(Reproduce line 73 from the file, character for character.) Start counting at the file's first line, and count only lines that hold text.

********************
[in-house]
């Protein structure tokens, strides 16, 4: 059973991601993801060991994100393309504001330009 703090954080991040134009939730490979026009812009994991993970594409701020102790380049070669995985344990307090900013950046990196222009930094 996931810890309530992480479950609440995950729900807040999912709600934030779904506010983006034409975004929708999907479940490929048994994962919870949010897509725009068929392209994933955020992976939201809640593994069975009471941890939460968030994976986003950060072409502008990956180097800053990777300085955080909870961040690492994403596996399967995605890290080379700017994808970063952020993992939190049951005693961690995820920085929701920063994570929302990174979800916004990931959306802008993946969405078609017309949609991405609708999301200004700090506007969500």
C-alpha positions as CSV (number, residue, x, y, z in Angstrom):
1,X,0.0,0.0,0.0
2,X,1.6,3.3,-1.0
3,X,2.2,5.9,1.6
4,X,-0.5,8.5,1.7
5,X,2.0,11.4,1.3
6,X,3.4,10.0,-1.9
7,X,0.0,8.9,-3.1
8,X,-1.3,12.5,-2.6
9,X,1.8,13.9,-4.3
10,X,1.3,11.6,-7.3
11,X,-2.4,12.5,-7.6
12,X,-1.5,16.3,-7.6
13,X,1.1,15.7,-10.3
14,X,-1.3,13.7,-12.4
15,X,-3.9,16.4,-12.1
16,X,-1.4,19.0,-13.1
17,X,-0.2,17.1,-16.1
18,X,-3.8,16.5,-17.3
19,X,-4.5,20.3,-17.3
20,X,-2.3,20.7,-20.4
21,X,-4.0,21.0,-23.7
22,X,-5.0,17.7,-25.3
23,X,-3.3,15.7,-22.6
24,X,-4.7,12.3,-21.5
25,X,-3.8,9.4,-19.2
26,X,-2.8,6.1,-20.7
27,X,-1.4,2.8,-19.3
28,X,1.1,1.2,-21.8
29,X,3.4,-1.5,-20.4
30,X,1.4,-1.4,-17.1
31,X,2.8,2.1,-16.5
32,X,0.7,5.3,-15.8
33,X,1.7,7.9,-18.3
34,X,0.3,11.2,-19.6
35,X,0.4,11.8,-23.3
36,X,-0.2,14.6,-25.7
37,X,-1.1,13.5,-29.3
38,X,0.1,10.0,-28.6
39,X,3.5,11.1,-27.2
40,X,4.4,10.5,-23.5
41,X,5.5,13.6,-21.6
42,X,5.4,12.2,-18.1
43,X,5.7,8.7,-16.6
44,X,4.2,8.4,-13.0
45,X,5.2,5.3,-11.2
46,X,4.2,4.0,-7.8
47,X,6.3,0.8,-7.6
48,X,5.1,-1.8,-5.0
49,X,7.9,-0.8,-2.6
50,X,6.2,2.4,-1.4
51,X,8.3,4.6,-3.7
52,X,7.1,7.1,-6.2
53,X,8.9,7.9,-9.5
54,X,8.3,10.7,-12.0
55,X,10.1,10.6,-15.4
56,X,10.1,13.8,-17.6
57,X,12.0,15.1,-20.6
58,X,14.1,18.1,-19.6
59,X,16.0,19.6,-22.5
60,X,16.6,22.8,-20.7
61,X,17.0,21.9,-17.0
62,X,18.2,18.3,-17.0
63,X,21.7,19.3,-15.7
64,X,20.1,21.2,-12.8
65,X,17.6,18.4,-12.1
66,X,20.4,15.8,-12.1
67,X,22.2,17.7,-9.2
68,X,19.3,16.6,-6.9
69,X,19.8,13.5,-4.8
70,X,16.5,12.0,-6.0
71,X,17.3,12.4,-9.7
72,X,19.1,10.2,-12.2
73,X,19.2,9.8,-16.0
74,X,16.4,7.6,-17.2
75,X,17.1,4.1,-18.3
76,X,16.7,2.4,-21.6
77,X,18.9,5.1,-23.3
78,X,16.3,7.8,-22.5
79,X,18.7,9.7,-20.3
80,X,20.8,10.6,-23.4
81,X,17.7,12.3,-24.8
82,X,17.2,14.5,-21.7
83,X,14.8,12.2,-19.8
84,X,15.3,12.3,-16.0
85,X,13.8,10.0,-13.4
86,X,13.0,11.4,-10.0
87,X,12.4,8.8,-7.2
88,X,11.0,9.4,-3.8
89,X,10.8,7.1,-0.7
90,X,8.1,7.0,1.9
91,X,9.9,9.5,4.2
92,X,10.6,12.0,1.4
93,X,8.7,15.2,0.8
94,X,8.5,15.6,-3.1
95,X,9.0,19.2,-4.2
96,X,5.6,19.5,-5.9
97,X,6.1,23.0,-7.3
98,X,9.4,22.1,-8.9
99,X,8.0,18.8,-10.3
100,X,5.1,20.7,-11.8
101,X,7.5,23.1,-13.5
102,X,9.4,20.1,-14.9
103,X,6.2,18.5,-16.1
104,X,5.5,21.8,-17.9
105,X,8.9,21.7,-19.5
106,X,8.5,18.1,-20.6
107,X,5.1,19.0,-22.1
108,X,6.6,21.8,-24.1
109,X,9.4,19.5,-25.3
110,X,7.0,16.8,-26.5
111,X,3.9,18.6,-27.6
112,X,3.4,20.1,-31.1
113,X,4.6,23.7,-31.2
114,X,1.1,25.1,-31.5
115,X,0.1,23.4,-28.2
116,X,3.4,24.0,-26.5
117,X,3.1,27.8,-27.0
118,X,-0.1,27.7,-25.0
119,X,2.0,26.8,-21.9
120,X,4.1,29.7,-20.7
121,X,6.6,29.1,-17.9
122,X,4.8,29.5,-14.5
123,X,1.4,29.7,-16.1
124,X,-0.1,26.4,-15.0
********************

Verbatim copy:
70,X,16.5,12.0,-6.0